[Roll] Roman Danyliw's Discuss on draft-ietf-roll-aodv-rpl-10: (with DISCUSS and COMMENT)

Roman Danyliw via Datatracker <noreply@ietf.org> Wed, 21 April 2021 23:03 UTC

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Subject: [Roll] Roman Danyliw's Discuss on draft-ietf-roll-aodv-rpl-10: (with DISCUSS and COMMENT)
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Roman Danyliw has entered the following ballot position for
draft-ietf-roll-aodv-rpl-10: Discuss

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** Section 10

If a rogue router knows the key for the Security Configuration in
   use, it can join the secure AODV-RPL route discovery and cause
   various types of damage.  Such a rogue router could advertise false
   information in its DIOs in order to include itself in the discovered
   route(s).  It could generate bogus RREQ-DIO, and RREP-DIO messages
   carrying bad routes or maliciously modify genuine RREP-DIO messages
   it receives.  A rogue router acting as the OrigNode could launch
   denial-of-service attacks against the LLN deployment by initiating
   fake AODV-RPL route discoveries.  In this type of scenario, RPL's
   preinstalled mode of operation, where the key to use for a P2P-RPL
   route discovery is preinstalled, SHOULD be used.

Can the normative language in the last sentence please be clarified.  The
entire paragraph prior is describing the behavior of the attacker.  Is this
last sentence is suggesting a particular mode of operation?  If the router is
rogue, how is the fact that the key is pre-installed inhibit the behavior of
the attacker?


** I support John’s DISUSS.  My feedback are also around clarifying what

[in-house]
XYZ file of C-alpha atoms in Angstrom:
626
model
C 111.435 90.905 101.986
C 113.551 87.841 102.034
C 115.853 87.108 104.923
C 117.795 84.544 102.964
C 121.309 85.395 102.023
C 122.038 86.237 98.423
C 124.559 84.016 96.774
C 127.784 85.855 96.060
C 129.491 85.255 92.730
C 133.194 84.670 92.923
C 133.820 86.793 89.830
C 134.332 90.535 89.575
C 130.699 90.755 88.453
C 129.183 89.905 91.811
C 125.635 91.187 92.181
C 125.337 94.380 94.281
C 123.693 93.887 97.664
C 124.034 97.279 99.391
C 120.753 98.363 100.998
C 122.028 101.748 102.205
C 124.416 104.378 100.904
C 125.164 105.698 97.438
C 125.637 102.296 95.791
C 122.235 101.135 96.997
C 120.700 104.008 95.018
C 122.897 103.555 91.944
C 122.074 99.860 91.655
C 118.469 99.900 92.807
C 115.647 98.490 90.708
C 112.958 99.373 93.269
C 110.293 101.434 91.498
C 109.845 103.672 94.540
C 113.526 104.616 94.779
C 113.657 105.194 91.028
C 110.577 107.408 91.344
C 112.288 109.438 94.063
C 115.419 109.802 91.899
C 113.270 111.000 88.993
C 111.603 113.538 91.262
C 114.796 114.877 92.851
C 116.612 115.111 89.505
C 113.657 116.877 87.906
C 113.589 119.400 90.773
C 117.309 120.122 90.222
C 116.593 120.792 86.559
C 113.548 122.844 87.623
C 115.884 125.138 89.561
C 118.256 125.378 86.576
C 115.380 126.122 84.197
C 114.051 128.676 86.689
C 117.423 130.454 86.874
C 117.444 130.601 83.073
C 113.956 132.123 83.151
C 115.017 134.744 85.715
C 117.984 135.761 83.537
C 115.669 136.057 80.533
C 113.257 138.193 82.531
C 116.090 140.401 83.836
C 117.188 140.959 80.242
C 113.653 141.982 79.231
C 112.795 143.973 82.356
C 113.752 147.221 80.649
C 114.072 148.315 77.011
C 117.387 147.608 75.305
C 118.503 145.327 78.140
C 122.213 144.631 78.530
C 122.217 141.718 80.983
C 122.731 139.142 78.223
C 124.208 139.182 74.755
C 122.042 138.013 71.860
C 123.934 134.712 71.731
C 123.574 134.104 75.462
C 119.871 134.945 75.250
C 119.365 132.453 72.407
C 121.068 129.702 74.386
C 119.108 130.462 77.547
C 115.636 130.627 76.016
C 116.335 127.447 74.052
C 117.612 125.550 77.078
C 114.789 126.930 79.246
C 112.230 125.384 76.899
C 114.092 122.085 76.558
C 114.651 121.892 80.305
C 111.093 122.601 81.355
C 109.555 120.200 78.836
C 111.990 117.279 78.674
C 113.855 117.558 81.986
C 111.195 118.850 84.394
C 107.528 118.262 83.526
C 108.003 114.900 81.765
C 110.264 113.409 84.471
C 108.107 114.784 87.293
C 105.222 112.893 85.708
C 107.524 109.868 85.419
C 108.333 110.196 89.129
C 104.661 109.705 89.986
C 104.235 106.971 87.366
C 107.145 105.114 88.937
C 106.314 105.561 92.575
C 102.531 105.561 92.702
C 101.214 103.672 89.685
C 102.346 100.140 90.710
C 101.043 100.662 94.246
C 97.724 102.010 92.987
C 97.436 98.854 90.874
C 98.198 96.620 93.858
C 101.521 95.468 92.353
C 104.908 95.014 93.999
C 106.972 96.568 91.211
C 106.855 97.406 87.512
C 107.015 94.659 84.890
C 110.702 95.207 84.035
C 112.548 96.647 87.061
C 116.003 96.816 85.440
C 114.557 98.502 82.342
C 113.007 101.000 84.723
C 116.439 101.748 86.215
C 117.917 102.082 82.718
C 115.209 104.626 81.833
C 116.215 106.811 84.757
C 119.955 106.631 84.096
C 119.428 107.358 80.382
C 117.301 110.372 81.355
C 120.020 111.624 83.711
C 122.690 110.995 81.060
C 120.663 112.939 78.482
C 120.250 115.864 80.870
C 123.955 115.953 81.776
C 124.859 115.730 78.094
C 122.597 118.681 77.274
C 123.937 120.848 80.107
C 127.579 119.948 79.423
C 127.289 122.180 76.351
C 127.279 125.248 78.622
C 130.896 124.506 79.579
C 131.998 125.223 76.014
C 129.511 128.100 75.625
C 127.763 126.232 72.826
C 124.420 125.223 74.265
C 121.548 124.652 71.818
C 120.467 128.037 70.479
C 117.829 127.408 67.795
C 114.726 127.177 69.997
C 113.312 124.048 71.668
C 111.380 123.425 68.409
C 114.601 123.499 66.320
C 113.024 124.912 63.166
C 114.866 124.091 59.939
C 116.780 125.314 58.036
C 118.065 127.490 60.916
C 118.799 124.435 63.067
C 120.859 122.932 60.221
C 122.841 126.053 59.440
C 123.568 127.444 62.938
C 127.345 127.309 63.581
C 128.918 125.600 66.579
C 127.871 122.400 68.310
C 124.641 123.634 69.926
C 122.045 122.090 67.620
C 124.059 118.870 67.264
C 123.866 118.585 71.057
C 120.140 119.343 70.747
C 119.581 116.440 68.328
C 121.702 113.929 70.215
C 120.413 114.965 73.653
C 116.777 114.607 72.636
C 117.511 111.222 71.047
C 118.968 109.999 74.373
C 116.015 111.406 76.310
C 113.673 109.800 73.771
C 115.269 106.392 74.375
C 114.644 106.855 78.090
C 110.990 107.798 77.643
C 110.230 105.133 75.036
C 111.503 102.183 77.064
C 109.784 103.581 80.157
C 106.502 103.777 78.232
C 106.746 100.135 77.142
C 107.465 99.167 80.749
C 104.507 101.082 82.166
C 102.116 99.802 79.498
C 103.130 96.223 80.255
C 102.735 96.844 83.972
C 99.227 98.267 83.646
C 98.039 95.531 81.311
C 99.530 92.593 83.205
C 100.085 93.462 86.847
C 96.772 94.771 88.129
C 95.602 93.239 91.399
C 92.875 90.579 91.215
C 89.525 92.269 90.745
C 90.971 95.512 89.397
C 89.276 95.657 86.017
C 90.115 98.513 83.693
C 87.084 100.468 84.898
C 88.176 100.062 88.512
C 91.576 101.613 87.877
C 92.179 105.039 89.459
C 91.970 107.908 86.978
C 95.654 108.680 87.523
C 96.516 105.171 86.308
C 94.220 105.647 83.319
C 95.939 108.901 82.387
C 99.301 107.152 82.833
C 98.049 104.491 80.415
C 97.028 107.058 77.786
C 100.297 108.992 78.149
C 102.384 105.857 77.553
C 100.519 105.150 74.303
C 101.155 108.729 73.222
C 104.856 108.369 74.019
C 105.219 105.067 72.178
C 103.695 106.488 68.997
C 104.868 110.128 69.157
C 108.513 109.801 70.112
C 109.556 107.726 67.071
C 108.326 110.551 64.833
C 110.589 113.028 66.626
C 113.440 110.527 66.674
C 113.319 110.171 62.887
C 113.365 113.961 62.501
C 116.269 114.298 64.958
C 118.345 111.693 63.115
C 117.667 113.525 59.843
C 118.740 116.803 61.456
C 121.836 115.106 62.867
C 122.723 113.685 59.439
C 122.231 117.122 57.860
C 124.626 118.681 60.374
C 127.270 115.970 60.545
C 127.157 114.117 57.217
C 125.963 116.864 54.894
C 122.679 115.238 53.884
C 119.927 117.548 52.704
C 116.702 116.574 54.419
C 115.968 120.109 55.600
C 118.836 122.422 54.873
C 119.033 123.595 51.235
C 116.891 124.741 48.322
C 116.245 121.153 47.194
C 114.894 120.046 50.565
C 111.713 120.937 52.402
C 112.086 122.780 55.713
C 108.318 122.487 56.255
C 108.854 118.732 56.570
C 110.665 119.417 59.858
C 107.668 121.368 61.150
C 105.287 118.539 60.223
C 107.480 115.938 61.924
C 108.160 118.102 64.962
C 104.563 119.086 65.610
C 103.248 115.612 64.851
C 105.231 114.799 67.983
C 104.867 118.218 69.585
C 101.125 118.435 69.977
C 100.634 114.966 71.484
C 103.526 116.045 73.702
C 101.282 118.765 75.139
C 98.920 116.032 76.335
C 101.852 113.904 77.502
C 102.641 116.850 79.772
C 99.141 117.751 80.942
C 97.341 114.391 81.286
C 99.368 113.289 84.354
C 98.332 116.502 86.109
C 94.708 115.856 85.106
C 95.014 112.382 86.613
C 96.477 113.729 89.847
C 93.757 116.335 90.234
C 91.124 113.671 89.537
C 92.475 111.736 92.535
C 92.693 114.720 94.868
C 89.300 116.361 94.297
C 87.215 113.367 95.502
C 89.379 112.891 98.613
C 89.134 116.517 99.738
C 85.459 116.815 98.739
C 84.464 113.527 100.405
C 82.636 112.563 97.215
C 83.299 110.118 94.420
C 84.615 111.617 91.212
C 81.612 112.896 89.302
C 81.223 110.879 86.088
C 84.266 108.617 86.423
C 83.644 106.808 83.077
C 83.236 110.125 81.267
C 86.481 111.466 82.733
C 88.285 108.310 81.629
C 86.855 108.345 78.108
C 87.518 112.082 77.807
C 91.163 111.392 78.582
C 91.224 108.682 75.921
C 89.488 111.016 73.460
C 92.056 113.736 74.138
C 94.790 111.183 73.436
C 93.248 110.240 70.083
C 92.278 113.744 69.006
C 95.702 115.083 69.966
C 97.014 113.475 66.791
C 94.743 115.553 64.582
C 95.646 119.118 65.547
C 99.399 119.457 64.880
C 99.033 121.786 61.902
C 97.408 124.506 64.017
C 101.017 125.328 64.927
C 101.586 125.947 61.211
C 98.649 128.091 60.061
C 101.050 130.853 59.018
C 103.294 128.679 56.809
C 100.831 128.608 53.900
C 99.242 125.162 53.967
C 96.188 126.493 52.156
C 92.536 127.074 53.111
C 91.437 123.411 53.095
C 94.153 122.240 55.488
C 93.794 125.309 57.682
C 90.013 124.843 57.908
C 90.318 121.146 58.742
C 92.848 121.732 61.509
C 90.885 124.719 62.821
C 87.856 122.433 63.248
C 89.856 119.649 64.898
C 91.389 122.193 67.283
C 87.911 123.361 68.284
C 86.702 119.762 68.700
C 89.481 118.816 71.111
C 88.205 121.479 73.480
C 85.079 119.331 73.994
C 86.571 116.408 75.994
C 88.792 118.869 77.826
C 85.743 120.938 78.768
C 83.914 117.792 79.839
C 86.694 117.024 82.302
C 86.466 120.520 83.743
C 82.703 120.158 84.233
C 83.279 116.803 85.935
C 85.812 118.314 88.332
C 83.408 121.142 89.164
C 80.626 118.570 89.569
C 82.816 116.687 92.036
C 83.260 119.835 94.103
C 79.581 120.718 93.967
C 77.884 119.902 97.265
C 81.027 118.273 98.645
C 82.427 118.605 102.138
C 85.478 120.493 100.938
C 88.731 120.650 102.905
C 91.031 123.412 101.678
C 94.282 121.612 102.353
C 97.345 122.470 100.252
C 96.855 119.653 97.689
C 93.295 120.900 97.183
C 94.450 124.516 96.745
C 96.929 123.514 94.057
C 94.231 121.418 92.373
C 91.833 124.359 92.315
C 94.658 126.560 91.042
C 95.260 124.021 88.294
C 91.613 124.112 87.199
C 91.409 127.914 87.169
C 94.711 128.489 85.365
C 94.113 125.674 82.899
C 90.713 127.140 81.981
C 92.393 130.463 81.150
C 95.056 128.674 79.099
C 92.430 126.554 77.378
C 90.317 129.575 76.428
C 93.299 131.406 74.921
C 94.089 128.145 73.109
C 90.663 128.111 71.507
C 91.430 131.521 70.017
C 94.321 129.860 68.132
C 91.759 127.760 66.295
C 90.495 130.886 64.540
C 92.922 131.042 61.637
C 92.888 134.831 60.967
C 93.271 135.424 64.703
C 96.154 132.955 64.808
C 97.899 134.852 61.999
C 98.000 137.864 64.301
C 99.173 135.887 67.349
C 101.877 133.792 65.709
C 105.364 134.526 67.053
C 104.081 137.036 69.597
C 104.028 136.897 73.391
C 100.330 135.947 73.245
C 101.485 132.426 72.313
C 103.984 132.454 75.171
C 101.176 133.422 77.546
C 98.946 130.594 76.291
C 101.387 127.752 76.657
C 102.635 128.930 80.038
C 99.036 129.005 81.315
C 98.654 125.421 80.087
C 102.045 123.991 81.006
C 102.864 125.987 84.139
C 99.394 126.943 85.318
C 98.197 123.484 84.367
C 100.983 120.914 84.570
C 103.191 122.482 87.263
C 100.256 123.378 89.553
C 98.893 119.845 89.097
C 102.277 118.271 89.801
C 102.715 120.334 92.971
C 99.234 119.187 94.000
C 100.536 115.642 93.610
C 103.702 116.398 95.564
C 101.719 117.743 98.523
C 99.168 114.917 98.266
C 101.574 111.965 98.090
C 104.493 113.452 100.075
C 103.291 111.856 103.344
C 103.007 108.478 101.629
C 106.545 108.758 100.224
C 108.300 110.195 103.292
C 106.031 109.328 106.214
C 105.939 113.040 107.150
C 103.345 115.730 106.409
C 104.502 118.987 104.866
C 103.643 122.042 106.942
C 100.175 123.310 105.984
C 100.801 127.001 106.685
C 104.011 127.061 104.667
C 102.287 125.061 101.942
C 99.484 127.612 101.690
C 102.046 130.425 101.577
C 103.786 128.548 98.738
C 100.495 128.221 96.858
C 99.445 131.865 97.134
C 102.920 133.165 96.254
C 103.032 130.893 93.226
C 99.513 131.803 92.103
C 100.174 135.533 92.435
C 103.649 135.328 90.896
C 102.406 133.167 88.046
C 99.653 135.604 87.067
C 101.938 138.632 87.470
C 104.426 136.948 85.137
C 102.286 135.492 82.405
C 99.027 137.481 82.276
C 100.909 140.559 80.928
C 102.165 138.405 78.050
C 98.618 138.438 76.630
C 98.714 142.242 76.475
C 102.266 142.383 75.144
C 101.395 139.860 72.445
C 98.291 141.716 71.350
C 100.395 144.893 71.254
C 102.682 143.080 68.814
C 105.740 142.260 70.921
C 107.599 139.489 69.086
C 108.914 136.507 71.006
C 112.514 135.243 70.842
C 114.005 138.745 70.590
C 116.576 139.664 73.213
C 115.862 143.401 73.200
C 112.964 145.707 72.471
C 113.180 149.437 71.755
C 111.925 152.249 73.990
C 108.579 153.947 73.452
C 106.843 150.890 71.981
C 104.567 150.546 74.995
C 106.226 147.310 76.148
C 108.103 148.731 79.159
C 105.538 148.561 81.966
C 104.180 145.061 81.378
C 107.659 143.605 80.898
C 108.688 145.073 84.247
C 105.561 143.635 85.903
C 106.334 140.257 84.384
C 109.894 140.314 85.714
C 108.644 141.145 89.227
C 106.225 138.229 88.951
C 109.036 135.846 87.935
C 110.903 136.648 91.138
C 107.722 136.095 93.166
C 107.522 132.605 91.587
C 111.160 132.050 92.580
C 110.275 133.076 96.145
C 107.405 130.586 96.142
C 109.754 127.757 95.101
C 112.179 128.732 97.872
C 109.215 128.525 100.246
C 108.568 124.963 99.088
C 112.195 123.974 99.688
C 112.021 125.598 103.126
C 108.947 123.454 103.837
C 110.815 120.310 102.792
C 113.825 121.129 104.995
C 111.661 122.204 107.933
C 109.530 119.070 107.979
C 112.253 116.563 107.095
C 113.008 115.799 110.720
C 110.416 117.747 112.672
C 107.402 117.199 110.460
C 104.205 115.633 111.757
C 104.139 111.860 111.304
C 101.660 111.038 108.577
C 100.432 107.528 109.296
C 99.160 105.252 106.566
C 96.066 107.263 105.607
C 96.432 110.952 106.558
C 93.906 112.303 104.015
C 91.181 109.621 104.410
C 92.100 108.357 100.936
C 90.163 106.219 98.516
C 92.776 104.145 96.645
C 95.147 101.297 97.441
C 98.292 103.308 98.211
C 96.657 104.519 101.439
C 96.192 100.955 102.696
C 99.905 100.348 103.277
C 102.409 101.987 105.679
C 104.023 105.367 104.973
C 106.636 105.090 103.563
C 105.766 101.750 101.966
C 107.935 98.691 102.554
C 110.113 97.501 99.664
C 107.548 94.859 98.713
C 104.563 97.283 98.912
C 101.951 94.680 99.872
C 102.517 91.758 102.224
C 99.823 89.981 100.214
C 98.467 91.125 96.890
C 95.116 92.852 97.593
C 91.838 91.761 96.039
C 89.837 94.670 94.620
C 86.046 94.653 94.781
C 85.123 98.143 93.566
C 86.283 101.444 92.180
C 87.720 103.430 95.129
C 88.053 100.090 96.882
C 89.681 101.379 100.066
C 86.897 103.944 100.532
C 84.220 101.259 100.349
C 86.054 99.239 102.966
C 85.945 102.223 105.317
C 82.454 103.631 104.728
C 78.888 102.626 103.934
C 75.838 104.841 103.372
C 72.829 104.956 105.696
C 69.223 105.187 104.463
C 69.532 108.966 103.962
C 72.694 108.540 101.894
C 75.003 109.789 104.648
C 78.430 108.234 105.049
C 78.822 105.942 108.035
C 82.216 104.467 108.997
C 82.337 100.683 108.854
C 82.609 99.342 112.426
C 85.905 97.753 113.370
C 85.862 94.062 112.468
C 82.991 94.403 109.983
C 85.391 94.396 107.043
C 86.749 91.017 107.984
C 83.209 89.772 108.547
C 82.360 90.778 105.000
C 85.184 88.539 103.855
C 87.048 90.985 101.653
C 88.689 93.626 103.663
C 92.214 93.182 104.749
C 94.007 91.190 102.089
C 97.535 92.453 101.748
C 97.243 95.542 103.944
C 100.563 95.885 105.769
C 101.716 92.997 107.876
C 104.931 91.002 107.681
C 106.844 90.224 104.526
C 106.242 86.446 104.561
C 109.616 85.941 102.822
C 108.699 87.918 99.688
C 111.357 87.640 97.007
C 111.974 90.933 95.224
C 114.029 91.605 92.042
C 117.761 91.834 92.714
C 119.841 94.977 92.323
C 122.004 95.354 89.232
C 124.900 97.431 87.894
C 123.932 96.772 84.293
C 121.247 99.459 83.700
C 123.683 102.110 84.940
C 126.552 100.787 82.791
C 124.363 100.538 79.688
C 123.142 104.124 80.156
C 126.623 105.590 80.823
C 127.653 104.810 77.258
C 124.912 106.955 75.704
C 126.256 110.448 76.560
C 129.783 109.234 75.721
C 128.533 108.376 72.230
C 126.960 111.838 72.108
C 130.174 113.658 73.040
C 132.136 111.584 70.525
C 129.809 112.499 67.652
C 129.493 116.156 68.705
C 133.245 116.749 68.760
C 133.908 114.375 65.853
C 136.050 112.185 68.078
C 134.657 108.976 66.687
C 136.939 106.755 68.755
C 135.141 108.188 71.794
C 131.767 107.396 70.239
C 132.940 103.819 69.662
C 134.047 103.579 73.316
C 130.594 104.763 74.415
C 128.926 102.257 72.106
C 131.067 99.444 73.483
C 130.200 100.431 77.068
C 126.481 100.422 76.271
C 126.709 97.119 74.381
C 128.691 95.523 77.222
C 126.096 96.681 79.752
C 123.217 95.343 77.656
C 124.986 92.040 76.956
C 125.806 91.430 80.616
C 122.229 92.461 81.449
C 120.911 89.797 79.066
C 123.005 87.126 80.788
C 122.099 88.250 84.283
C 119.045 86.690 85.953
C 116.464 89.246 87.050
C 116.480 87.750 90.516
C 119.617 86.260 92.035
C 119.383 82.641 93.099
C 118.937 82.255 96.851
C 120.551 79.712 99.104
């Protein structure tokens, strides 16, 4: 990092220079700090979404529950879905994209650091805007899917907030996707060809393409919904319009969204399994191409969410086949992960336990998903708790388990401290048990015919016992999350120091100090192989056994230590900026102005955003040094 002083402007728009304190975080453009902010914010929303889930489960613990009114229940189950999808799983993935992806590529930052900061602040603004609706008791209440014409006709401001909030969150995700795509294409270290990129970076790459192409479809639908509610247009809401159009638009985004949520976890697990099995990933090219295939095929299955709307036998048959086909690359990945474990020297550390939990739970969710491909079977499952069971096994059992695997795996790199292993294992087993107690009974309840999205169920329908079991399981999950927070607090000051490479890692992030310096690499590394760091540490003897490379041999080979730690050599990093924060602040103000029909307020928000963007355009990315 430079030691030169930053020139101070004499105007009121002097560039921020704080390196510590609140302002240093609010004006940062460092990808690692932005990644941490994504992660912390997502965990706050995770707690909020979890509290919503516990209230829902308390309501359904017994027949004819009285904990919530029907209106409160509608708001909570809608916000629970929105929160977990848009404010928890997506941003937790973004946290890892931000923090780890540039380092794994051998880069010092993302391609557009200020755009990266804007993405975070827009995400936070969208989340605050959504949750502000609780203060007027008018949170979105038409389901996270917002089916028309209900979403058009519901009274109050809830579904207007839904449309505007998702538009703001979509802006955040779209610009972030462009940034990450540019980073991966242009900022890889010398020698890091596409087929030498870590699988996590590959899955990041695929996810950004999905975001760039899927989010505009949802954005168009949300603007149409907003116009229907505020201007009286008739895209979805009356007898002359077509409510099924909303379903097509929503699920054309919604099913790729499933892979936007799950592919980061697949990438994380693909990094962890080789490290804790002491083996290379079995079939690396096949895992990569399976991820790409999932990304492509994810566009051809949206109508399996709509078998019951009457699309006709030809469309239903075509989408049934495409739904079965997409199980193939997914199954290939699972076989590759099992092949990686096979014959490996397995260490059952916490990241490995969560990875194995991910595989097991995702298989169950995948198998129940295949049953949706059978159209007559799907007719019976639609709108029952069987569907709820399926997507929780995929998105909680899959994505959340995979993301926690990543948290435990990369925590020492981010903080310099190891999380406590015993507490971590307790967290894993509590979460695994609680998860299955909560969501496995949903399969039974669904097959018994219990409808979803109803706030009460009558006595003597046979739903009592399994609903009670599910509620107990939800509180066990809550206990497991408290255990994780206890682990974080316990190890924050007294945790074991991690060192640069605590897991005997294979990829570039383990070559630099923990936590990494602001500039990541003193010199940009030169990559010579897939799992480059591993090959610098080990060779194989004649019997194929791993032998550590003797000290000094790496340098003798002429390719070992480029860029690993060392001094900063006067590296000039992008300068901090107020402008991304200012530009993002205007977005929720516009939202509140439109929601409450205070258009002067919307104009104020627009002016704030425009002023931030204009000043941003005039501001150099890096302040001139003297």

AODV-RPL inherits from RPL.

** Section 10.  Per “In general, the security considerations for the operation
of AODV-RPL are similar to those for the operation of RPL”, to be clear do all
of the considerations from RFC6550 apply?  The caveat of “In general …” doesn’t
necessarily suggest that to me.

** Section 10.  Unless AODV-RPL is upgrading the requirements of RPL, I believe
all of the referenced security framework is optional.  I would recommend being
clear on that:

Sections 6.1 and 10
   of [RFC6550] describe RPL's security framework, which provides data
   confidentiality, authentication, replay protection, and delay
   protection services.

Sections 6.1 and 10 of [RFC6550] describe RPL's optional security framework,
which AODV-RPL rely on to provides data confidentiality, authentication, replay
protection, and delay protection services.

** Section 10.  Per  “A router can join a temporary DAG … only if it can
support the Security Configuration in use, which also specifies the key I use”:

-- Is “Security Configuration” a term of art in RPL to be capitalized?  I'm not
sure if this is editorial feedback or a reference to some RPL mechanism.

-- Is this section referring to the processes described in Section 10.2 of
RFC6550?  I ask because couldn’t there be an RPL configuration which doesn’t
use secure join (i.e., “unsecured mode” per Section 10.1 of RFC6550)?

** Section 10.  This section introduces a new acronym “P2P-RPL” not used in any
other part of the document